Letter to the Editor: CSU, Hughes and Native American Heritage

Jordan Williams in the foothills. Photo courtesy of Jordan Williams.

This Letter to the Editor is solely the opinion of its author.

It does not reflect the opinion of this newspaper.

Jordan Williams

The day after Thanksgiving is listed on my Google Calendar as “Native American Heritage Day”, not “Black Friday” as it is frequently known. I believe this “Holiday in the US” (as Google categorizes it) is increasingly important as the powerful and privileged must reckon with the origins of the Thanksgiving holiday through the actuality of the #LANDBACK movement. This national day of recognition also falls in line with Colorado State University’s Native American Heritage Month. While I appreciate CSU recognizing Native Nations through their Land Acknowledgement statement and the work of the Native American Cultural Center, I believe it is time for this Fort Collins public institution “to put its money where its mouth is” and do more.

As highlighted by the work of CSU’s own educators and researchers, the foothills west of Fort Collins are very important to indigenous peoples, including the Arapaho, Cheyenne, Ute Nations, and others. While these Native tribes have been largely eradicated from their ancestral lands, building another modern housing development at the Hughes Stadium site that appears to generate no direct financial support for Native Nations does not seem to be a good way to acknowledge them. (Note: If CSU is actively supporting the #LANDBACK movement in some other way, I would love to learn more.)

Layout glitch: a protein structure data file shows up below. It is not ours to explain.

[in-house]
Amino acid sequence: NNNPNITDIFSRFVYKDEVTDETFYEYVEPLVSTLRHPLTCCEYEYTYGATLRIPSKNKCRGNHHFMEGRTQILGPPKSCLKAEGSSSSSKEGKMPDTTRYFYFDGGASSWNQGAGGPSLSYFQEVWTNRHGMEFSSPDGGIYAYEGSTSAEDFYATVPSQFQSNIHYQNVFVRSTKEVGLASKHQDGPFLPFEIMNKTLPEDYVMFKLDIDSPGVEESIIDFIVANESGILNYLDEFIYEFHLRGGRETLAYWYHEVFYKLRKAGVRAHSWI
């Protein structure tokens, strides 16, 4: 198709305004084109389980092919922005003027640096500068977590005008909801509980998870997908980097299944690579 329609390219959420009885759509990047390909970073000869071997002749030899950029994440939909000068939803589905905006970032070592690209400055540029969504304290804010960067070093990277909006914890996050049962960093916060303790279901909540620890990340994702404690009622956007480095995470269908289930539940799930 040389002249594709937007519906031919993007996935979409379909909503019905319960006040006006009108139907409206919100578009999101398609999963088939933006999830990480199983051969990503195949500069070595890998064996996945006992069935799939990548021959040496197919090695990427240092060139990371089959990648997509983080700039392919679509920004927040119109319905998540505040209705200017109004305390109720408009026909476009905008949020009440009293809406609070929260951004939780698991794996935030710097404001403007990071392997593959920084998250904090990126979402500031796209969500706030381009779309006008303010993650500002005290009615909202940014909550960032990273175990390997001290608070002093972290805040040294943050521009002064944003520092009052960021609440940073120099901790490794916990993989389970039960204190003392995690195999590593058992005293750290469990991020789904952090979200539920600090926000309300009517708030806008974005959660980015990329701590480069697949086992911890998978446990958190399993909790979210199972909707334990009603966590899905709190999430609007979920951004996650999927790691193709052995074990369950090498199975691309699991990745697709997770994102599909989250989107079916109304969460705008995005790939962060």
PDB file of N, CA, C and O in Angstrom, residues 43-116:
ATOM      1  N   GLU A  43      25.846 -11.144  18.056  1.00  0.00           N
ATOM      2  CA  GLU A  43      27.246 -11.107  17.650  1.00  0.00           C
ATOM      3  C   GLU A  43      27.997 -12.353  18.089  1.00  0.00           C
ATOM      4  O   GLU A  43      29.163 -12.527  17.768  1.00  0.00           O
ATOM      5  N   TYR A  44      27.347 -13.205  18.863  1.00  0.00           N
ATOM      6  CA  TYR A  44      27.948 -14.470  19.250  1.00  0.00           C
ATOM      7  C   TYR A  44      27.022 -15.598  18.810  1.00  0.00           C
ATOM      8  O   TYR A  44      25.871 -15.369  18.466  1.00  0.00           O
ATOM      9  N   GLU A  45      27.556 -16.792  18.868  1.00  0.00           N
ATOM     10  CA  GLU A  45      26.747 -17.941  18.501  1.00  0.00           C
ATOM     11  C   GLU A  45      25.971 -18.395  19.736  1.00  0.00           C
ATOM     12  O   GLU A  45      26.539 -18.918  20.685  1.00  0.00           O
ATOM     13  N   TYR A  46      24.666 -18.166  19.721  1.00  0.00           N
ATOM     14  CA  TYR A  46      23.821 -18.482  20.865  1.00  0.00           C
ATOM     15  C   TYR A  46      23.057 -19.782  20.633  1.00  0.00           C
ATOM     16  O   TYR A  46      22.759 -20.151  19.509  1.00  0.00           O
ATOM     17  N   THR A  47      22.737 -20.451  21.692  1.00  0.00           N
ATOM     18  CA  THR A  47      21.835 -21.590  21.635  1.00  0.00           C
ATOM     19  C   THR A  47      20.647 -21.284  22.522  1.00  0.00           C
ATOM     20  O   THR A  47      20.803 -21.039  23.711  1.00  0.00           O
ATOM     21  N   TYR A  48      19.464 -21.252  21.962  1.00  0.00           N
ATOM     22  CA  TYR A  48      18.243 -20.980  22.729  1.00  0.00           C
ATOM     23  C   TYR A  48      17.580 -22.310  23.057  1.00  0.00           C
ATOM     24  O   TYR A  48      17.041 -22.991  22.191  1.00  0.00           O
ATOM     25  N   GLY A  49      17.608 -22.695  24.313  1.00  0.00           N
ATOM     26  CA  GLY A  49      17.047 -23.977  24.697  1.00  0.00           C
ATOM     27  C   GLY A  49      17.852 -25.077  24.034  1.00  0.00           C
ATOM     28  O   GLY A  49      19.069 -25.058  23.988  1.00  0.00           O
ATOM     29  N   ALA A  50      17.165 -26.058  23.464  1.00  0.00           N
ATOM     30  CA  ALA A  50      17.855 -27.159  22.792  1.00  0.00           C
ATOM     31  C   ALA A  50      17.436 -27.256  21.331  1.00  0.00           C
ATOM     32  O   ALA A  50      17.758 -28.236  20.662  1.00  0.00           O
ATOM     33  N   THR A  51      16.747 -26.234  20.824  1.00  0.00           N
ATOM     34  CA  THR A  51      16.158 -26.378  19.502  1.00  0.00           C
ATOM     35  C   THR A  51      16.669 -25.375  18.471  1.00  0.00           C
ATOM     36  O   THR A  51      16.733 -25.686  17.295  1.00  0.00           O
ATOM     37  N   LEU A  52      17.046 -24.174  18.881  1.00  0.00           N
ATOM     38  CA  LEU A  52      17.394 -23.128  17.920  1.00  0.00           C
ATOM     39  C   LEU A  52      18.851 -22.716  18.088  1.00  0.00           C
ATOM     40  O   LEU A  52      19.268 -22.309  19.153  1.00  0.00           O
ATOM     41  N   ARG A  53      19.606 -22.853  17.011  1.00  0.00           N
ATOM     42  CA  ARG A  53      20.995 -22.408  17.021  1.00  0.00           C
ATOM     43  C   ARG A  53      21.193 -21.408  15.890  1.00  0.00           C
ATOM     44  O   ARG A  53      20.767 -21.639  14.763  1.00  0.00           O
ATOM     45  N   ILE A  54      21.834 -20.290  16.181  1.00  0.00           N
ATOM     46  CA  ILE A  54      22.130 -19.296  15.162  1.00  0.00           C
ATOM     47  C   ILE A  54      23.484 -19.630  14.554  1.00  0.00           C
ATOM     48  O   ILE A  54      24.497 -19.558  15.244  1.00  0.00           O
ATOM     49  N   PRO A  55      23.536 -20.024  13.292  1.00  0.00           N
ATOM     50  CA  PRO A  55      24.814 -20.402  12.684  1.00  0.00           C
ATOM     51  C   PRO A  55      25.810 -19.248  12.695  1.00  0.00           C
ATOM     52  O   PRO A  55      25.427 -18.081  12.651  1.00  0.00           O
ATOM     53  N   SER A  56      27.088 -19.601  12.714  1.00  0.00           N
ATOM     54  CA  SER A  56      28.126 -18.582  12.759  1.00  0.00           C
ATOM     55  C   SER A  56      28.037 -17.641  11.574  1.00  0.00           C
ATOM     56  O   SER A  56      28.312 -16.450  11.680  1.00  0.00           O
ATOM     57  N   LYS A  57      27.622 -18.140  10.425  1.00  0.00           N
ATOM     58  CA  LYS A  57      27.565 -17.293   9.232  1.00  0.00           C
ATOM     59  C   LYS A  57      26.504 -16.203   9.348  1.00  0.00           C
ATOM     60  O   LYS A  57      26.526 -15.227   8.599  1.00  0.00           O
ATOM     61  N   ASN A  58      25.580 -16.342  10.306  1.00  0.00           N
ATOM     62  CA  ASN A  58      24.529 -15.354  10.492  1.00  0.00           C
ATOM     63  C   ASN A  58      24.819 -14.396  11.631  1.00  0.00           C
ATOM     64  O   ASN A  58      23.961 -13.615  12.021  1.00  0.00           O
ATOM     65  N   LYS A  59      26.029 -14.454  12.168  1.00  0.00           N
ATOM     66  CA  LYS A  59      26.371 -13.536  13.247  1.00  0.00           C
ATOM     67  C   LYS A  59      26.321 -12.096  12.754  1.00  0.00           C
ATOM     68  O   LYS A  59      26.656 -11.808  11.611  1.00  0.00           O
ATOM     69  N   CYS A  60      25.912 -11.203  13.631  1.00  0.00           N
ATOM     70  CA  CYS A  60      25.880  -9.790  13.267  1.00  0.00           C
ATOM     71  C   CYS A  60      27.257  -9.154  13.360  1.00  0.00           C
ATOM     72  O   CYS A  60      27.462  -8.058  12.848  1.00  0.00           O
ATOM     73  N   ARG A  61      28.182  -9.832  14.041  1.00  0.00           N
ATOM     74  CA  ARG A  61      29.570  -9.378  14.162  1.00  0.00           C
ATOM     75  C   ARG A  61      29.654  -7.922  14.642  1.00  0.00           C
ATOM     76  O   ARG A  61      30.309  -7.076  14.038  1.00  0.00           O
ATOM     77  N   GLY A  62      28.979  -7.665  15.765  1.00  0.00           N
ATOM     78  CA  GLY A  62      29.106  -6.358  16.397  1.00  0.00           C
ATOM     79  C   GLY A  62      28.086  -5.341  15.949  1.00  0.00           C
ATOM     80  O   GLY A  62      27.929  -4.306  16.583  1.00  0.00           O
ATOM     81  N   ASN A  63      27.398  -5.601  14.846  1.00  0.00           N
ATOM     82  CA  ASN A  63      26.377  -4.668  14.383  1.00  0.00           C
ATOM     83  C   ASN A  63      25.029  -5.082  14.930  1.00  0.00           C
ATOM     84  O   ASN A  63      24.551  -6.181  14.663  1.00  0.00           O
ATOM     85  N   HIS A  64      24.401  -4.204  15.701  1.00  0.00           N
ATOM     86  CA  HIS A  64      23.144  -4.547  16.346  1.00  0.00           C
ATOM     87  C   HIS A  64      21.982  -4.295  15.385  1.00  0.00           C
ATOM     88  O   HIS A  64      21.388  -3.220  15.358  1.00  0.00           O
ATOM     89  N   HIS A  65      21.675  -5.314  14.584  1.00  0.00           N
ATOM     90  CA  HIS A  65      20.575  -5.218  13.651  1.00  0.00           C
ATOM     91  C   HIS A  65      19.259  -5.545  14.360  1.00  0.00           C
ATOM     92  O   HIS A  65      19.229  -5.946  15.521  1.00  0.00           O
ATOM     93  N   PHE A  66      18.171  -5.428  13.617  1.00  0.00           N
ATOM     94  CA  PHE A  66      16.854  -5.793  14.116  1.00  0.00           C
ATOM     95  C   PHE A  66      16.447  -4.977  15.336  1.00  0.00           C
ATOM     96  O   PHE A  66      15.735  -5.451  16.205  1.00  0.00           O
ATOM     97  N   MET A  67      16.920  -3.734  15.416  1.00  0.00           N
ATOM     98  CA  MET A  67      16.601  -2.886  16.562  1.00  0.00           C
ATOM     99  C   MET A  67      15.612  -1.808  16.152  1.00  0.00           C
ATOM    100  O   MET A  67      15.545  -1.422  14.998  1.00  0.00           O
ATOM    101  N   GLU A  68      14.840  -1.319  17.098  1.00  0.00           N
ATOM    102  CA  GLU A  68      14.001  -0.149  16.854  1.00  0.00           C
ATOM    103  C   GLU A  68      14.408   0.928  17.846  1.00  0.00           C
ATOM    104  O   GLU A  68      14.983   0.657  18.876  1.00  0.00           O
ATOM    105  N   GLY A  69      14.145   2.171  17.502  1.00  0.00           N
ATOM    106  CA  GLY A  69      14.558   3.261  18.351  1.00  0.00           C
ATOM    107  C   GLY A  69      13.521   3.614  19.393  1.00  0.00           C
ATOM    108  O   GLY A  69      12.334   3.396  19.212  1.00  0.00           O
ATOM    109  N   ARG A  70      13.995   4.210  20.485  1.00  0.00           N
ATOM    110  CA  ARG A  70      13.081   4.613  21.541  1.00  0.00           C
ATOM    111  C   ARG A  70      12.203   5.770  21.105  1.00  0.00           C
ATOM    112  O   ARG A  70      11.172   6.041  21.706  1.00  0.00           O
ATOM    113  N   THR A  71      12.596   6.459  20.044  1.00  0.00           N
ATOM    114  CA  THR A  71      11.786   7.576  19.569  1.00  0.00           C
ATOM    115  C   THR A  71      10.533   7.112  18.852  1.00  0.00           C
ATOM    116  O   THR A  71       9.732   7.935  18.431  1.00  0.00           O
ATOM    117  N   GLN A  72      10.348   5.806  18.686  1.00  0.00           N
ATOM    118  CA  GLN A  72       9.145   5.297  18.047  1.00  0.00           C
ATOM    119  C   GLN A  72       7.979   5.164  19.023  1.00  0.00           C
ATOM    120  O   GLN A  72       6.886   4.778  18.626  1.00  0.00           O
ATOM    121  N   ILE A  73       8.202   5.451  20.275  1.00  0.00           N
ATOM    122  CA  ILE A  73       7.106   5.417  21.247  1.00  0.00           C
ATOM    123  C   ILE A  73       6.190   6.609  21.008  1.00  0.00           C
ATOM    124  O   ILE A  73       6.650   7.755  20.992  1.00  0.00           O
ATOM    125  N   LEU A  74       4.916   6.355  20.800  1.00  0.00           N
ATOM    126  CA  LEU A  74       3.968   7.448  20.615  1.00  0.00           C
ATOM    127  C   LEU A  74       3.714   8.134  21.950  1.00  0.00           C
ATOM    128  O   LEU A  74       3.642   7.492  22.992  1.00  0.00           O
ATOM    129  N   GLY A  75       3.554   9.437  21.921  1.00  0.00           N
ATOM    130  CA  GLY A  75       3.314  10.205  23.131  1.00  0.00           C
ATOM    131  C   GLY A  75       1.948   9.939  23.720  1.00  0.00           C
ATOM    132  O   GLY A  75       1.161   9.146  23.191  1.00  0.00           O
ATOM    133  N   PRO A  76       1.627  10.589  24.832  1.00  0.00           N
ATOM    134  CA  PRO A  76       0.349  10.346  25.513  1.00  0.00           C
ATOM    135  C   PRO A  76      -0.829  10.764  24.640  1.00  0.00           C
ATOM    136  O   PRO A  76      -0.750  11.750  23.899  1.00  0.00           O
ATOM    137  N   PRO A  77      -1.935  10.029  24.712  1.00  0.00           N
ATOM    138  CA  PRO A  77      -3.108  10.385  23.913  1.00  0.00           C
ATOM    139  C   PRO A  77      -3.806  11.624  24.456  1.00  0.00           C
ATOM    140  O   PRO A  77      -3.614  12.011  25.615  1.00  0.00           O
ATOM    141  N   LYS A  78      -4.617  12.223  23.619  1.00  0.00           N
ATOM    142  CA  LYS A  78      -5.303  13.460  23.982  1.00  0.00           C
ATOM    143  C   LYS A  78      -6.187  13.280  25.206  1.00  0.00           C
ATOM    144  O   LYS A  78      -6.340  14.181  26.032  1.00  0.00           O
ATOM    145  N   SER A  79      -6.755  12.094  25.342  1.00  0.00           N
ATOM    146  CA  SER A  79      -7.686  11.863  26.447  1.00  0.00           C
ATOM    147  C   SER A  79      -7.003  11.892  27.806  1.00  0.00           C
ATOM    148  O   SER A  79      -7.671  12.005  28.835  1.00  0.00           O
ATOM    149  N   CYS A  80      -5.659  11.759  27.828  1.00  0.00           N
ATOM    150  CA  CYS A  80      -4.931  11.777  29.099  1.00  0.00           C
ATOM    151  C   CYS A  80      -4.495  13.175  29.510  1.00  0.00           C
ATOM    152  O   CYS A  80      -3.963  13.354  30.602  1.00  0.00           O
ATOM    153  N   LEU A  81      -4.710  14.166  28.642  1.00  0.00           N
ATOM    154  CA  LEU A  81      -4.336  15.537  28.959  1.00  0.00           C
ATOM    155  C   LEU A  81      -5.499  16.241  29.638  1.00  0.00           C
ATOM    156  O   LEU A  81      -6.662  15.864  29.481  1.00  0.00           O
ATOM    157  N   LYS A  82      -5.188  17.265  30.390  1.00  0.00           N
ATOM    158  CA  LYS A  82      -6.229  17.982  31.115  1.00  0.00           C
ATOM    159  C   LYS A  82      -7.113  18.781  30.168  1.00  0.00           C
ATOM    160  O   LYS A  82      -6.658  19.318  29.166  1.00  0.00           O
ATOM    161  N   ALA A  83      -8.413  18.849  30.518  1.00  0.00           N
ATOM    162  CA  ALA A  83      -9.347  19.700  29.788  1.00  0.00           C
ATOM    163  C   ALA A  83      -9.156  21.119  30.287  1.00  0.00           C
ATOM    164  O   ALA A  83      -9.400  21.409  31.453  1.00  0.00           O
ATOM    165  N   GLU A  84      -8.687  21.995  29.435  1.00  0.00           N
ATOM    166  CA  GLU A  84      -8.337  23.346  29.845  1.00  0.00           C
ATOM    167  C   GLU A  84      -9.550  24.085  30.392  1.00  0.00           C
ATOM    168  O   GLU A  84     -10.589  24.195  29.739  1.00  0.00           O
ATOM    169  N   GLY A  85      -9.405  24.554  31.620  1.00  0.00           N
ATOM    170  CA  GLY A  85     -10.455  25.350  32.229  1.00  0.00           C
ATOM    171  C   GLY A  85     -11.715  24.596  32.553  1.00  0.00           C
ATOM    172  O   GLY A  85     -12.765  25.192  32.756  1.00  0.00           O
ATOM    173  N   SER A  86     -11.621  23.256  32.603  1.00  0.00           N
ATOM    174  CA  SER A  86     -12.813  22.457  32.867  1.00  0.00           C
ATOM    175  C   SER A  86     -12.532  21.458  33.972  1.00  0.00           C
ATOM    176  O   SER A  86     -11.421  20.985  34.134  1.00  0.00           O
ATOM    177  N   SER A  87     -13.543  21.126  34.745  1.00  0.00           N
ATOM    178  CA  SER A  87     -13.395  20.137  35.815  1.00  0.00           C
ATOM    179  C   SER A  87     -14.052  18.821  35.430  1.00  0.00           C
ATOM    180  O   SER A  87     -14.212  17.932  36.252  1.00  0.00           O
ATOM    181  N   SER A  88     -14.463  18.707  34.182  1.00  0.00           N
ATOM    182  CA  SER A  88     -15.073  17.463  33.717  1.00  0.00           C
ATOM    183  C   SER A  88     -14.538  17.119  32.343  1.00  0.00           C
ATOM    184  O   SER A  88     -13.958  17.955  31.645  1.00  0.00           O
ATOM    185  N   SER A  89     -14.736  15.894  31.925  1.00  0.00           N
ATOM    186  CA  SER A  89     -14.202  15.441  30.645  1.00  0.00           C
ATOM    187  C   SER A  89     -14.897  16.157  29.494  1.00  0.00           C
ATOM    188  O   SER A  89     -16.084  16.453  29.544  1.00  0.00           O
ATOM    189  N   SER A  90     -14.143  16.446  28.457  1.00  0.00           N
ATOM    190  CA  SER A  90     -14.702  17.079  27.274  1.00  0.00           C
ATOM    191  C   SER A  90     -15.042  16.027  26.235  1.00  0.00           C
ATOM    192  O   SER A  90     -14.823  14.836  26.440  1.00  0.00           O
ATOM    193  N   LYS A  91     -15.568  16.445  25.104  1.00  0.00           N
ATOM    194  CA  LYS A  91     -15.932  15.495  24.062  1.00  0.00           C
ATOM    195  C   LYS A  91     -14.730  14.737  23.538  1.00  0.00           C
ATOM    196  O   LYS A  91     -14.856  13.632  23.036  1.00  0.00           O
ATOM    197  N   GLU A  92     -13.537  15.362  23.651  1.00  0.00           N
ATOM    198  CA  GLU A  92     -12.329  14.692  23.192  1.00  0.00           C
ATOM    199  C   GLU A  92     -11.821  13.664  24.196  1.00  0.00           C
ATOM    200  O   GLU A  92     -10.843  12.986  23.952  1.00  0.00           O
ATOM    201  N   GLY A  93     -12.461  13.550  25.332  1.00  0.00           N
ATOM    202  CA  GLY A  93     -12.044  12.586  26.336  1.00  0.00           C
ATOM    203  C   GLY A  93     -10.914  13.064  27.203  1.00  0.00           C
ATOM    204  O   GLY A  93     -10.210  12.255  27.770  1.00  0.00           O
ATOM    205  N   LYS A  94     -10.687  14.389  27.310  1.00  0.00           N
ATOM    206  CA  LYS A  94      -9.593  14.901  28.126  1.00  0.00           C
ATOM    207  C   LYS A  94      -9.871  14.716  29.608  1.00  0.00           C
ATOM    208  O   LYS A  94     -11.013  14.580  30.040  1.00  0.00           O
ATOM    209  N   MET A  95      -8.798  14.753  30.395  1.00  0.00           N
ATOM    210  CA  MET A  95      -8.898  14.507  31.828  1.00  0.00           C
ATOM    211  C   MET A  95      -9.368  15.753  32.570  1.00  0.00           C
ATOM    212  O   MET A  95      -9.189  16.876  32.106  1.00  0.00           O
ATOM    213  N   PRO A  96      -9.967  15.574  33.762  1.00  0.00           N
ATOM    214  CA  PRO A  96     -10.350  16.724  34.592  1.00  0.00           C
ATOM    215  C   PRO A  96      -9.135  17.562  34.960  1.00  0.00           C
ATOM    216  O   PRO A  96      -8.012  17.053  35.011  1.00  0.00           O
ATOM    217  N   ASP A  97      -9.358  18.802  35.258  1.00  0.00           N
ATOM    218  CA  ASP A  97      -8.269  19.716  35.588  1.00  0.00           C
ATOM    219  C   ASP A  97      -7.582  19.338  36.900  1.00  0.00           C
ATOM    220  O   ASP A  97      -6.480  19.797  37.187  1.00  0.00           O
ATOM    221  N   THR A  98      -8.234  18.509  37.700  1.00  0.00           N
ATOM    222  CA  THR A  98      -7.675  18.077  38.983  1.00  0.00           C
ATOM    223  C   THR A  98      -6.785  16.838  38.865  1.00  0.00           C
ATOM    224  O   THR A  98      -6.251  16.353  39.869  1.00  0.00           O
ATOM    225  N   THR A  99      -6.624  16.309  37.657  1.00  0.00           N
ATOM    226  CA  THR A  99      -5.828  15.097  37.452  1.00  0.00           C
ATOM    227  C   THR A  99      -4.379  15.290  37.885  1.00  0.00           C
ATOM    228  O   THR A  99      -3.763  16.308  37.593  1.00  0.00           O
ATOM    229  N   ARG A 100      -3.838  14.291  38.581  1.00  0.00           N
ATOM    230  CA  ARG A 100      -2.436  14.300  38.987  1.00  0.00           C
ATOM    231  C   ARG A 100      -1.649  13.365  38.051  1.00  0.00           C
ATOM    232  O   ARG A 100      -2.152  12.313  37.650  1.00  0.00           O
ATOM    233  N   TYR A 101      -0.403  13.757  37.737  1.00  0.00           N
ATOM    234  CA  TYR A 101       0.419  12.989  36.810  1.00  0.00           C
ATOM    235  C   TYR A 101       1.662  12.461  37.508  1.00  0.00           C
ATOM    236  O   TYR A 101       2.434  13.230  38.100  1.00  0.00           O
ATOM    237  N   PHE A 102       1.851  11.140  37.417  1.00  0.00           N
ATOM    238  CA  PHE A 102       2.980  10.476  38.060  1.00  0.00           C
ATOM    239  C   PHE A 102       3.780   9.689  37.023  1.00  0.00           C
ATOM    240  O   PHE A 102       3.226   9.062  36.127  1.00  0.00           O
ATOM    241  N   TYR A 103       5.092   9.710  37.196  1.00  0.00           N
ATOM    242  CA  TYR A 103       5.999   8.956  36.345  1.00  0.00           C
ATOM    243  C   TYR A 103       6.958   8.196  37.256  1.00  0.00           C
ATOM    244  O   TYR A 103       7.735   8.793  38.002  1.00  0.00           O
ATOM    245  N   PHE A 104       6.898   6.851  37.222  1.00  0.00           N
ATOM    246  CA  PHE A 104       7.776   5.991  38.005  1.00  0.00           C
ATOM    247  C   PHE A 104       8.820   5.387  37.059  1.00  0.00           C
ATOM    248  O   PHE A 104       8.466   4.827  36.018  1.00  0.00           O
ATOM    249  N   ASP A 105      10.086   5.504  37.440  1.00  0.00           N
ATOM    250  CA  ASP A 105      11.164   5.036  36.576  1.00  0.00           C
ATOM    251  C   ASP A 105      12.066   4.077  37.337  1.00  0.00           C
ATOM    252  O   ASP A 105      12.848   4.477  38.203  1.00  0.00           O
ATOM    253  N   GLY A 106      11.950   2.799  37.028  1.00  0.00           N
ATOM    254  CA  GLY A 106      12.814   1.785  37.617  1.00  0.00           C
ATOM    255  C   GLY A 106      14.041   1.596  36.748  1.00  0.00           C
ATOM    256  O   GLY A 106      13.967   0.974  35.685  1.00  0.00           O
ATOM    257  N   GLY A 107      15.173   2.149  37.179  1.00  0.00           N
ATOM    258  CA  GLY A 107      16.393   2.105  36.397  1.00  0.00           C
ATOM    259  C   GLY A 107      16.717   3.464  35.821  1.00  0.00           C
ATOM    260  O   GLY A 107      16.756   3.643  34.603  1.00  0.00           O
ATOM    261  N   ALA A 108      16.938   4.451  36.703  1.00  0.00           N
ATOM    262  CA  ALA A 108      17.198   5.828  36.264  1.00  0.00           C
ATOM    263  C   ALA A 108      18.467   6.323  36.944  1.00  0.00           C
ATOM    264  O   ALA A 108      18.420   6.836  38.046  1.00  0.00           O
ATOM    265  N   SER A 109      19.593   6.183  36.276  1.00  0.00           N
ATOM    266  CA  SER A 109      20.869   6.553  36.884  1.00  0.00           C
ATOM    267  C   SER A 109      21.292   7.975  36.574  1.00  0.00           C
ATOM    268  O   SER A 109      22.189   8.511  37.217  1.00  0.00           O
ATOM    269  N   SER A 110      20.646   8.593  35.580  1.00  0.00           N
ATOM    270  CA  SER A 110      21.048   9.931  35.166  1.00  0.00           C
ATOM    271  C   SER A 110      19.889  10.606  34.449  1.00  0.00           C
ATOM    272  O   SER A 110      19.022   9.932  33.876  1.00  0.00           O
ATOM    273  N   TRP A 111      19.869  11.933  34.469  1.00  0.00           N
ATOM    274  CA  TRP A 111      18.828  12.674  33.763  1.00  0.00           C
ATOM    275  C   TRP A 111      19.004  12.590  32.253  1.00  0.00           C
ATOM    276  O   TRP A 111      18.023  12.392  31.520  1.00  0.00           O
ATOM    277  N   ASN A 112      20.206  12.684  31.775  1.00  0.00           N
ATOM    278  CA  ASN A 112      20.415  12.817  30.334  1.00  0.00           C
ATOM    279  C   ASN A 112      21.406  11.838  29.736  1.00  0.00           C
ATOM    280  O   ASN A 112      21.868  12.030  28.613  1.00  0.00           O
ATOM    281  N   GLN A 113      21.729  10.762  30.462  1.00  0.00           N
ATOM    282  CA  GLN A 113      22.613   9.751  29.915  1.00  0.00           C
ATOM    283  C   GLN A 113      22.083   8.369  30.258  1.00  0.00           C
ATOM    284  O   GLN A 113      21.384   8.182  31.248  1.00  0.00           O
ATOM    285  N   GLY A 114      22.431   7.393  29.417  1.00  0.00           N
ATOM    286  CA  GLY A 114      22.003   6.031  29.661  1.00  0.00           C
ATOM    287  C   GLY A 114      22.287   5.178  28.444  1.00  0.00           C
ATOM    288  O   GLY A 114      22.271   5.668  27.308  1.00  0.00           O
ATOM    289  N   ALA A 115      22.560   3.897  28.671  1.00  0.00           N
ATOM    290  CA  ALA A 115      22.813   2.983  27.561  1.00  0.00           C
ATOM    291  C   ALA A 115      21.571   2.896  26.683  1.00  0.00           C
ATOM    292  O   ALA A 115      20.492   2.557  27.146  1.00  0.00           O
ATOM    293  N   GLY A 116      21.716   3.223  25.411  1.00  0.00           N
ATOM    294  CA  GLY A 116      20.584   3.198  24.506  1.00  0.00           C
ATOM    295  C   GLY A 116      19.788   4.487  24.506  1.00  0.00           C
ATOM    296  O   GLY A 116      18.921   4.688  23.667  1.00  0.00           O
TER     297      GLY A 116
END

Therefore, I feel that it is unethical for CSU to continue with their existing Site Plan Advisory Review (SPAR) process for the Hughes property. My understanding is that SPAR is intended for publicly owned and operated buildings and structures that will be retained for public use. But in this case CSU will profit from the sale of the land to a private developer, which will then be sold to private homeowners. By selling the land along these lines, CSU would be failing to live up to its own Land Acknowledgement statement in my mind by continuing the profitization of Native land so that CSU can pay off private debt incurred through the construction of an on-campus football stadium.

I am a citizen of Fort Collins who lives on the west side of town, just one mile from the site of the former Hughes Stadium. I consider myself a conservationist (and a trail runner), so I have a vested interest in keeping my so-called “backyard” free from more modern development. I support the Hughes Open Space petition, and I look forward to seeing the initiative on the ballot in April 2021. But I also know that it is a long road ahead as privileged people and institutions like myself and CSU try to engage with the existing Native Nations on their own terms and right the wrongs of the past. Therefore, I think having CSU discontinue their current SPAR process involving the sale of the Hughes Stadium land to a private developer is a good first step towards CSU’s attempt “in recognizing (their) institutional history, responsibility, and commitment” to Native lands. #LandAcknowledgement #NativeAmericanHeritageDay


For more information regarding this letter as well as sources and links used, visit: https://docs.google.com/document/d/1lwBbQcCBxf9SOMsL-MHT0Ddfi1KI09gm-reFNnomL64/edit

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